Team discovers new compounds that challenge the foundation of chemistry
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All good research breaks new ground, but rarely does the research unearth truths that challenge the foundation of a science. That's what Artem R. Oganov has done, and the professor of theoretical crystallography in Stony Brook University's Department of Geosciences will have his work published in the Dec. 20 issue of the journal Science. The paper titled "Unexpected stable stoichiometries of sodium chlorides," documents his predictions about, and experiments in, compressing sodium chloride — rock salt — to form new compounds. More

Discovery and saturation analysis of cancer genes across 21 tumor types
Nature    Share    Share on FacebookTwitterShare on LinkedinE-mail article
Although a few cancer genes are mutated in a high proportion of tumours of a given type (>20%), most are mutated at intermediate frequencies (2–20%). To explore the feasibility of creating a comprehensive catalog of cancer genes, we analyzed somatic point mutations in exome sequences from 4,742 human cancers and their matched normal-tissue samples across 21 cancer types. We found that large-scale genomic analysis can identify nearly all known cancer genes in these tumor types. More


Calculating cancer
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Cancer is a dynamic, adaptive system consisting of billions of normal and tumor cells interacting at multiple spatial and temporal scales. To many cancer biologists and oncologists, the complexity of cancer seems beyond comprehension. So it is not surprising that attempts to develop mathematical models of cancer and therapies have typically been dismissed. Cancer, it would appear to some, is too complicated to model. More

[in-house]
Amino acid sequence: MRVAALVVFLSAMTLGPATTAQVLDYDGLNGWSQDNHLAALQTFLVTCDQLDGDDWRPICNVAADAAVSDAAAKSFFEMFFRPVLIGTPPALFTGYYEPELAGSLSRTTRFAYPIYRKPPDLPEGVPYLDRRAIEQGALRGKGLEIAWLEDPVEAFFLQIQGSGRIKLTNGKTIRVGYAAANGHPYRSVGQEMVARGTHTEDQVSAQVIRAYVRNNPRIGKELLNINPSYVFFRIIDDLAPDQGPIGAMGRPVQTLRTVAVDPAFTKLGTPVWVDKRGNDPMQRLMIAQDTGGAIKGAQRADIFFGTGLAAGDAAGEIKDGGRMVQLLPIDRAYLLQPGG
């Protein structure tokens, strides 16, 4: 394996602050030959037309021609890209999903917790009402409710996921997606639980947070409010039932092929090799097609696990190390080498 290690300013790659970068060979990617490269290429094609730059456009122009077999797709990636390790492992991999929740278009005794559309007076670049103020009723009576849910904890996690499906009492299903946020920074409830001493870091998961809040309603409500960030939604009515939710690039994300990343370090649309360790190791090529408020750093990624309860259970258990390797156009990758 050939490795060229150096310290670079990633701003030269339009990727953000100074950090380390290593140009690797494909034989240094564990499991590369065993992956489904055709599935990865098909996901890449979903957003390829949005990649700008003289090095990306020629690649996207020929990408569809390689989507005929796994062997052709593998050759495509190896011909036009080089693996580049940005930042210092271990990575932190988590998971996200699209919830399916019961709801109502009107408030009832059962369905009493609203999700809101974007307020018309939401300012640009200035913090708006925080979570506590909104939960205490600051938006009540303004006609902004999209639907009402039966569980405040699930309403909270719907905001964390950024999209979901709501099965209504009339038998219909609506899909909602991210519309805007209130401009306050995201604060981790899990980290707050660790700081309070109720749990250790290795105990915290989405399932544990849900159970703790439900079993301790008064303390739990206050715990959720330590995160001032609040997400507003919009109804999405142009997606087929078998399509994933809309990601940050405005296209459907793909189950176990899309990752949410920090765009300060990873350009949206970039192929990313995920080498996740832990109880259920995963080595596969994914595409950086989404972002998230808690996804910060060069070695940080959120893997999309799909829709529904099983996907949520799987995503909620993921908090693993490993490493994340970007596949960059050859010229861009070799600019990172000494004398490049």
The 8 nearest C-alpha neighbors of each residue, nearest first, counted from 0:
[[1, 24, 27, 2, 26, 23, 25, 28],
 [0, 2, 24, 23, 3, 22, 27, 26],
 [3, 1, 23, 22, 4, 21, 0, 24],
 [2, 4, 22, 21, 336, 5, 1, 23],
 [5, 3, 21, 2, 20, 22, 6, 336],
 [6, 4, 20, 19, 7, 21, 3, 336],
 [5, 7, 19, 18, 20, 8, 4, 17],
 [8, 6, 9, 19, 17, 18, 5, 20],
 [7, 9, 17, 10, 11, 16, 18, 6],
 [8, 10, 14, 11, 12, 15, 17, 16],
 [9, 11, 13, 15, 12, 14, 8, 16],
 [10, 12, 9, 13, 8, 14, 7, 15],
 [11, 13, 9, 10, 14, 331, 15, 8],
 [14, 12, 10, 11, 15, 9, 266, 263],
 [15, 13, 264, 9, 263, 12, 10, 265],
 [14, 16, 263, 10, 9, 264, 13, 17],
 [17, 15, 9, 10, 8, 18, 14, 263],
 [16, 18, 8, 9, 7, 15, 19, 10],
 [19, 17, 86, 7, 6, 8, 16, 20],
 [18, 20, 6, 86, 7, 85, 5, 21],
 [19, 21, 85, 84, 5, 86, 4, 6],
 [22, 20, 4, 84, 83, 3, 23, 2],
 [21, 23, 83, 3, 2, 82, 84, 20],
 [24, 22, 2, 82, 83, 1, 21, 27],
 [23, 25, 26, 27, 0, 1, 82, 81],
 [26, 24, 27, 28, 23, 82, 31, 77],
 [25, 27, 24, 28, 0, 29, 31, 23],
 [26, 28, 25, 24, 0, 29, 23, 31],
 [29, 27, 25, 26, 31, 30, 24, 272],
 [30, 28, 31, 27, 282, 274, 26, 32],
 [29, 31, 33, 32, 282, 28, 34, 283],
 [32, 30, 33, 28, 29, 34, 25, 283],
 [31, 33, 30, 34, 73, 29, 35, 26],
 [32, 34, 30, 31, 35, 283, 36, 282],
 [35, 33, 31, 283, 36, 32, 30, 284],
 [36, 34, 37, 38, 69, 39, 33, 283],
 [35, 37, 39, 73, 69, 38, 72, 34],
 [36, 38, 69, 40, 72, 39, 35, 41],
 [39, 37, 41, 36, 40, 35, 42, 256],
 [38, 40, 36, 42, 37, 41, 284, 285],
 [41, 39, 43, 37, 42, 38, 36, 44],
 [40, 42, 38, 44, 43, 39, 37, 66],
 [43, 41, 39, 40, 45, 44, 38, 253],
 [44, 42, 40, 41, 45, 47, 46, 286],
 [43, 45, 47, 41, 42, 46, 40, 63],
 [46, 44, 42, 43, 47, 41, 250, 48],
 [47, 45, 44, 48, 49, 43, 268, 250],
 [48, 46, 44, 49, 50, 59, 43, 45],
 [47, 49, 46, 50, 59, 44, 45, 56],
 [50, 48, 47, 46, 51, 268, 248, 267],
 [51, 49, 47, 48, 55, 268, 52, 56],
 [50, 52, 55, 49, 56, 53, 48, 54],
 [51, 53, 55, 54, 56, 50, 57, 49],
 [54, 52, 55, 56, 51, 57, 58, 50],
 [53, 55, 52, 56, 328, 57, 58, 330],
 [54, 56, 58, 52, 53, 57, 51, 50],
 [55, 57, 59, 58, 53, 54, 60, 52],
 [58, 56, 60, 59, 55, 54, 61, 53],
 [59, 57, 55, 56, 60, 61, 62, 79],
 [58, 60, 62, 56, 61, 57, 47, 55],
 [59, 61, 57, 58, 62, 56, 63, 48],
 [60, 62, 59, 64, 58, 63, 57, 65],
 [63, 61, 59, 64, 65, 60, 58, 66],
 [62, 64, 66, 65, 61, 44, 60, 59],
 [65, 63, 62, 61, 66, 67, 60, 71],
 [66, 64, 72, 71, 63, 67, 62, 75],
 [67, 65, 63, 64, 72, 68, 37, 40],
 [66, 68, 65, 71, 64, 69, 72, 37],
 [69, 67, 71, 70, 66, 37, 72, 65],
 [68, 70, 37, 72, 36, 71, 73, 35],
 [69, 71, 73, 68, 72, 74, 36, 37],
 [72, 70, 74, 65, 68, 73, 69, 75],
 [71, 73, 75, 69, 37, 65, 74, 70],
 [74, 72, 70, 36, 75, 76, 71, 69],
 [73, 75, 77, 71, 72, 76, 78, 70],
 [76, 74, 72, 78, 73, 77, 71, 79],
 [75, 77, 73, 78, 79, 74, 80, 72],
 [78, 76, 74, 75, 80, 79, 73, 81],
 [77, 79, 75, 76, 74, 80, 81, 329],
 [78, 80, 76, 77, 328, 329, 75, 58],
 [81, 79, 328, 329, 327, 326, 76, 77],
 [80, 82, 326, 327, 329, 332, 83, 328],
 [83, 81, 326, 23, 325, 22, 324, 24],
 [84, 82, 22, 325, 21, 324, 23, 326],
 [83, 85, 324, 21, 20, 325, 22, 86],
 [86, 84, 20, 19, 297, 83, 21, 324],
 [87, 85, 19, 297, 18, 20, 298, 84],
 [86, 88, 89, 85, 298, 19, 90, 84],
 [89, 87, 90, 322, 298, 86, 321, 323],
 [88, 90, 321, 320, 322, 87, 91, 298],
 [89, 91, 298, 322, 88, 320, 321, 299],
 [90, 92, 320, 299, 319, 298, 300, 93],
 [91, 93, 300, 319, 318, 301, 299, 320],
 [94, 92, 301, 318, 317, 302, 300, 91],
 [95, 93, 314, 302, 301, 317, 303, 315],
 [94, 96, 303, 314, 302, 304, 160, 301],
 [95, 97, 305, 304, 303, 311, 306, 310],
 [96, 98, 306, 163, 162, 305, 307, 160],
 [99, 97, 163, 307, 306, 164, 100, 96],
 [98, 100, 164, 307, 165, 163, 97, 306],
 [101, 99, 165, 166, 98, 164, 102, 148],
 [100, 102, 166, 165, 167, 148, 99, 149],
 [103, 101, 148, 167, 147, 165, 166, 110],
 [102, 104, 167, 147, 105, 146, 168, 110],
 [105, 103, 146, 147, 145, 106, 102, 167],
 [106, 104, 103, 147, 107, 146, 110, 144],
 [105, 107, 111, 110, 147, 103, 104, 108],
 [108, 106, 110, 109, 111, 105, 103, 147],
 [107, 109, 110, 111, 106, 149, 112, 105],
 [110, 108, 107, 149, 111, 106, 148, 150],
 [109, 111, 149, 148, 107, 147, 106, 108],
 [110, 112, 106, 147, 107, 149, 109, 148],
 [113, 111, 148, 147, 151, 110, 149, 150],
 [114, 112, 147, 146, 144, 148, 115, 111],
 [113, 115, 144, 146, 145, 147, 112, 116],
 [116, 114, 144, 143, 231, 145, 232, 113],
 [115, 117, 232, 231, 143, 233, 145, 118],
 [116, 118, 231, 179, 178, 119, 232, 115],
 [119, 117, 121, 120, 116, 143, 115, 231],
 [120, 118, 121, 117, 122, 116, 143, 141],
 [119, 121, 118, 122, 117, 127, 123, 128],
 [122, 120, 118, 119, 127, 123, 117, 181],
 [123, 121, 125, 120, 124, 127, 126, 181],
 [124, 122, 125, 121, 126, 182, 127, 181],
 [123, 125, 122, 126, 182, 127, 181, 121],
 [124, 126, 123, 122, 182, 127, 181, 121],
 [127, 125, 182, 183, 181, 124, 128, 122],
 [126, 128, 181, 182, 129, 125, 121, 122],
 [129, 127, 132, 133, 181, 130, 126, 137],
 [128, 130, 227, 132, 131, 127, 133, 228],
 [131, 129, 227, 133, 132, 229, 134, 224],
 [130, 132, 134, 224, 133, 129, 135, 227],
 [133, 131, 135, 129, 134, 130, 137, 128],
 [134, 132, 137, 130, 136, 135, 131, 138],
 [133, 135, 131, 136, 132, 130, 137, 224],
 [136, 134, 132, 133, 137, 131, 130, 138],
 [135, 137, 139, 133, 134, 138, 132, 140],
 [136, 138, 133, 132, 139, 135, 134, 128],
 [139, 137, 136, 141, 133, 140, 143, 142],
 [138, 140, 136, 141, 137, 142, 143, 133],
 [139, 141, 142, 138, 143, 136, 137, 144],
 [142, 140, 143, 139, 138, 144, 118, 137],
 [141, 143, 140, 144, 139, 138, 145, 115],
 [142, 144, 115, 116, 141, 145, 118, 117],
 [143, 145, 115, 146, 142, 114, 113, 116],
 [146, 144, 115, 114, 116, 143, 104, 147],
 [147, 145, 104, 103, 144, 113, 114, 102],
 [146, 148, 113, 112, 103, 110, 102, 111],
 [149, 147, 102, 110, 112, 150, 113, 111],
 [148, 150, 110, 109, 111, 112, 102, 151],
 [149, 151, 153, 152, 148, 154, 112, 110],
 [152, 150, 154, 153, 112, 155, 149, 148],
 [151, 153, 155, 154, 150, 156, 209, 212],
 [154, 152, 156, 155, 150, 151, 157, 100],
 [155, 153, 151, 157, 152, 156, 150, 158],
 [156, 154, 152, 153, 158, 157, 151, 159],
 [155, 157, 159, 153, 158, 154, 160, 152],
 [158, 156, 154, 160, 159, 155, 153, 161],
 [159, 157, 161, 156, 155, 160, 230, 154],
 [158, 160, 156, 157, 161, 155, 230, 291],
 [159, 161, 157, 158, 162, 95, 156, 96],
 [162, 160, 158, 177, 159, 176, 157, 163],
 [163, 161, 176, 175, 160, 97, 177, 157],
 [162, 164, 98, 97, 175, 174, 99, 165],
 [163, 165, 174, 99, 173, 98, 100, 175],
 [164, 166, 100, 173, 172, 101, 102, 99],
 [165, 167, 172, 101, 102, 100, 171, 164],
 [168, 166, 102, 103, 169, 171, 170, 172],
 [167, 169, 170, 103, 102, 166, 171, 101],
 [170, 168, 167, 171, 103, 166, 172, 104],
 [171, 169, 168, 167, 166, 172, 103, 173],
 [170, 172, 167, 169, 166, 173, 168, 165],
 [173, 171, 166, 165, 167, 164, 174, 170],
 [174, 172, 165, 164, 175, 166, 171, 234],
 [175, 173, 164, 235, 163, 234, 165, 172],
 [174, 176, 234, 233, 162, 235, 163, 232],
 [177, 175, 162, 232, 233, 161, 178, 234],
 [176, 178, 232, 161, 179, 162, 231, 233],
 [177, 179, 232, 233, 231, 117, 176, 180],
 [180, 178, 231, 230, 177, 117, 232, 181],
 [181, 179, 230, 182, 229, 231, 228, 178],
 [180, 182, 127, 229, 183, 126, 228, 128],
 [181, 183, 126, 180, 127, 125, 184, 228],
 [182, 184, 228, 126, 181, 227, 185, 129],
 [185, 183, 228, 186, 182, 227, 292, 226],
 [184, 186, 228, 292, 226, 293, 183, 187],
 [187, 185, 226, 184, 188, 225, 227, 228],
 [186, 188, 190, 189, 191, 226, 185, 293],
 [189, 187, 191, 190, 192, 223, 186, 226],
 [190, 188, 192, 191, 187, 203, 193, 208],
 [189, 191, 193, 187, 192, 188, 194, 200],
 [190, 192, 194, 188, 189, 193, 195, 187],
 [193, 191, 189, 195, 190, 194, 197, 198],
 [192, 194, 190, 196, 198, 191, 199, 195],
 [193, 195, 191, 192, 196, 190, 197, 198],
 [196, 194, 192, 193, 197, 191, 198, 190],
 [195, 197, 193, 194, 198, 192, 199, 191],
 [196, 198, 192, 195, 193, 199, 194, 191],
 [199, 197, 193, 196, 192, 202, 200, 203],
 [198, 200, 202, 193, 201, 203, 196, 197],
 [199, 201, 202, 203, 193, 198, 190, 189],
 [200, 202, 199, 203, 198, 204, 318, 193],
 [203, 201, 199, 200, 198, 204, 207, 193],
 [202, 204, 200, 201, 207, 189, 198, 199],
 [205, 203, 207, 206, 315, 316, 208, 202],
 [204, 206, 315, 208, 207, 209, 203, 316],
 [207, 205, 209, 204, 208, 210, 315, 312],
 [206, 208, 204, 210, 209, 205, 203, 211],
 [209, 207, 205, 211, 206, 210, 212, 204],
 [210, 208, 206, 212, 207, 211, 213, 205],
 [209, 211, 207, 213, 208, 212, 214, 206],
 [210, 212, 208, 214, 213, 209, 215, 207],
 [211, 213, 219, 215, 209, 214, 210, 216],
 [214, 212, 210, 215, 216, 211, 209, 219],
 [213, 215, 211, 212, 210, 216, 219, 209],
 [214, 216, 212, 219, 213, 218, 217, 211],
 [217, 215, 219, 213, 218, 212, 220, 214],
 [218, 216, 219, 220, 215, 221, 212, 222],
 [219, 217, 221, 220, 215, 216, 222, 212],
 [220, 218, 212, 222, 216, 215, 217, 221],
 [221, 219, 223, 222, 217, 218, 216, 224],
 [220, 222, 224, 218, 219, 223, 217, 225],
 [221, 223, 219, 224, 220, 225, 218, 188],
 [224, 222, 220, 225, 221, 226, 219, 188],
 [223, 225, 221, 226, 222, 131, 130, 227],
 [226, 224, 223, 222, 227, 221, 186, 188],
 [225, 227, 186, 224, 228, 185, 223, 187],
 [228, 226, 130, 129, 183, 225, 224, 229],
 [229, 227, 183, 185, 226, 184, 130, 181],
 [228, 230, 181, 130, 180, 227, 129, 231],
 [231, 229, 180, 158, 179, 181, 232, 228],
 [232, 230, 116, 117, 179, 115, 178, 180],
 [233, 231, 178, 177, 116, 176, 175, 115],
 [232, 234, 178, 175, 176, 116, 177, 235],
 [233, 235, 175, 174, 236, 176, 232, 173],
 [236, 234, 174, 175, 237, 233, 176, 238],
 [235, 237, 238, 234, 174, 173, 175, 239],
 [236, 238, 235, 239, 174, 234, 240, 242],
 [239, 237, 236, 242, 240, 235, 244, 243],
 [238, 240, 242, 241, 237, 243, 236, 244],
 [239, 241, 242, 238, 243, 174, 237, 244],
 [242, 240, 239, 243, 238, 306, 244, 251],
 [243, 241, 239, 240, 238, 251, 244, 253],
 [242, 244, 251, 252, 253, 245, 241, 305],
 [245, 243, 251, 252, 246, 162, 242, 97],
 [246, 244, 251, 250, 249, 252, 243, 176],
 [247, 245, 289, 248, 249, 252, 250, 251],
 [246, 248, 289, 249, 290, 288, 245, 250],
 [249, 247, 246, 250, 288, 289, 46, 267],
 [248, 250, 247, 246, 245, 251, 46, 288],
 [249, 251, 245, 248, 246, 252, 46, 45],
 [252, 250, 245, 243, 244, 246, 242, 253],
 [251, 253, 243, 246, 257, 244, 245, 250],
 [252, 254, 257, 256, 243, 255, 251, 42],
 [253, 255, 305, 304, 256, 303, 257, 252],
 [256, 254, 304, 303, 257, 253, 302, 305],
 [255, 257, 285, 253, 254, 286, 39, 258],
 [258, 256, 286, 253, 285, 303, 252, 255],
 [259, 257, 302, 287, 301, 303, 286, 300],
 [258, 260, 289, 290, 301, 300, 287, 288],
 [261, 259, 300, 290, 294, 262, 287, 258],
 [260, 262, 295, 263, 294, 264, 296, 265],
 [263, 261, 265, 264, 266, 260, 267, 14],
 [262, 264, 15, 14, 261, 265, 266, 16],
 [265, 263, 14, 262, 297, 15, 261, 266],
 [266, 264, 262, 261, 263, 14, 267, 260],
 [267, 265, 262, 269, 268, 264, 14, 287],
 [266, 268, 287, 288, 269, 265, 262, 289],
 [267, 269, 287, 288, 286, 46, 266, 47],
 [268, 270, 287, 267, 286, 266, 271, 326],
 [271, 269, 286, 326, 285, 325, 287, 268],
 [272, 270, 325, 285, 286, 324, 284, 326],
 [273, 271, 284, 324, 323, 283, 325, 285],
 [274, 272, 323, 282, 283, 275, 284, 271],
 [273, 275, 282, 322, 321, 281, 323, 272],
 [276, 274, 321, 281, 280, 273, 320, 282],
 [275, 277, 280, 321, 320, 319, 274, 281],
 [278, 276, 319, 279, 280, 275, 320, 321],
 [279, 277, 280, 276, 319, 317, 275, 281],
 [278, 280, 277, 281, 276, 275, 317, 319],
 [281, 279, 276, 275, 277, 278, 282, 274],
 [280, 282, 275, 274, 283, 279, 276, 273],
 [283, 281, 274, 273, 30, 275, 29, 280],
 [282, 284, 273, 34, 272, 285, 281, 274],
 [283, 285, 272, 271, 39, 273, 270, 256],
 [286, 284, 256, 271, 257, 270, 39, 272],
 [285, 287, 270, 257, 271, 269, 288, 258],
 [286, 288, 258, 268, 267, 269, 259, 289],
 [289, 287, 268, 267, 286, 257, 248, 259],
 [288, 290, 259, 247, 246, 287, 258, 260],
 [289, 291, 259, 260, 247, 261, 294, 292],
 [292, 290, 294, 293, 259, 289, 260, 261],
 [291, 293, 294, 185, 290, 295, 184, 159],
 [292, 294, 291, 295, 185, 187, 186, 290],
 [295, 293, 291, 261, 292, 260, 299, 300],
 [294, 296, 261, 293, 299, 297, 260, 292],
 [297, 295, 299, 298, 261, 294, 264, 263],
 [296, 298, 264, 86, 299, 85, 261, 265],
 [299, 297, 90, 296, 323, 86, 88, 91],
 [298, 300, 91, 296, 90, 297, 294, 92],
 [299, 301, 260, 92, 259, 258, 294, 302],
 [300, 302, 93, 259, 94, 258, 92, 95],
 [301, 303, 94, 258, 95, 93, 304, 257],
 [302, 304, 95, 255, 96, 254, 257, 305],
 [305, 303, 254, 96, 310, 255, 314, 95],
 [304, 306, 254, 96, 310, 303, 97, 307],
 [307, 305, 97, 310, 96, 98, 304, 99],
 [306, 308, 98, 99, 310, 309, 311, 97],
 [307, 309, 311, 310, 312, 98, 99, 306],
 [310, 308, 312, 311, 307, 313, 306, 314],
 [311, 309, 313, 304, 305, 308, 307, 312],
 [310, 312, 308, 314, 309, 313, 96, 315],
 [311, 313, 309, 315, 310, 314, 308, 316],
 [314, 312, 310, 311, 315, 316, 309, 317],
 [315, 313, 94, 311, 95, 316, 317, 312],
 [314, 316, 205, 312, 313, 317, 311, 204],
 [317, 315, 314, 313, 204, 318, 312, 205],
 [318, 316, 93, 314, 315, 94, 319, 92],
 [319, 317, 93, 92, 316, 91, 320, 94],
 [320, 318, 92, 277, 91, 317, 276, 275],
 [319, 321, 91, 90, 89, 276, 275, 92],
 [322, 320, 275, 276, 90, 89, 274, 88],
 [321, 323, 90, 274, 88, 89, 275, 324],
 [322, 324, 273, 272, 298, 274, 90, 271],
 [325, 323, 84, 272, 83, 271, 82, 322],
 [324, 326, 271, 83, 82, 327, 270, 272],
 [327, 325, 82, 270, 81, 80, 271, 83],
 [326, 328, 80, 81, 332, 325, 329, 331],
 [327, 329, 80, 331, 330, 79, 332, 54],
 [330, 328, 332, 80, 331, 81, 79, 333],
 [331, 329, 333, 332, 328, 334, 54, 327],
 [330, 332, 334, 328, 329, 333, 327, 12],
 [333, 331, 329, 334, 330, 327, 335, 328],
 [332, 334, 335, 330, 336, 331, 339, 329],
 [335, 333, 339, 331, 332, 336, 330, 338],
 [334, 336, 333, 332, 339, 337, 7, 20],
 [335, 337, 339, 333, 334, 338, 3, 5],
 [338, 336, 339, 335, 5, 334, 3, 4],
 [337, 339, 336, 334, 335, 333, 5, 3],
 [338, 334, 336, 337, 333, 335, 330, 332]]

Overcoming stem cell rejection by immune system
Bioscience Technology    Share    Share on FacebookTwitterShare on LinkedinE-mail article
Biologists at UC San Diego have discovered an effective strategy that could prevent the human immune system from rejecting the grafts derived from human embryonic stem cells, a major problem now limiting the development of human stem cell therapies. Their discovery may also provide scientists with a better understanding of how tumors evade the human immune system when they spread throughout the body. More

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Receptor Identification on Living Cells
CaptiRec that allows to identify on living cells the cell surface receptor that are recognized by your Peptide/Protein/Antibody/Virus using a tri-functional linker in a LC/MS/MS based system.

Technological advances aid efforts to document human population diversity, history
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As we shuttle between airports or set off on New Year's cruises to the tropics, it's easy to take long-distance travel for granted, to dismiss the long, arduous journeys our ancient predecessors made across and between continents. But those migrations did more than disperse humans across the planet. They also helped shape subtle between-population differences and diversity in the human genome, as new locales presented distinct collections of environmental conditions, pathogens, and sometimes even other populations to mingle with. More

Global shift in R&D
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A new analysis of global biomedical research and development investments shows that the US is losing some of its dominance, as industry science funding in the US, in particular, has lagged just as countries in Asia and Oceania have been spending more on R&D. The analysis of global R&D trends between 2007 and 2012, published in the New England Journal of Medicine, found that the U.S. share of global biomedical research spending declined over the last five years from 51 percent to below 45 percent. More


Graphene oxide halts bacterial growth on water-purifying membranes
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Turning seawater or sewage into drinkable water depends on the filtering power of thin polyamide membranes. Microbes glom onto and muck up these membranes, disrupting their ability to remove salts and contaminants. But attaching graphene oxide nanosheets to the polyamide materials reduces bacterial growth, according to a new study. These functionalized membranes may require less cleaning and last longer than those in use today. More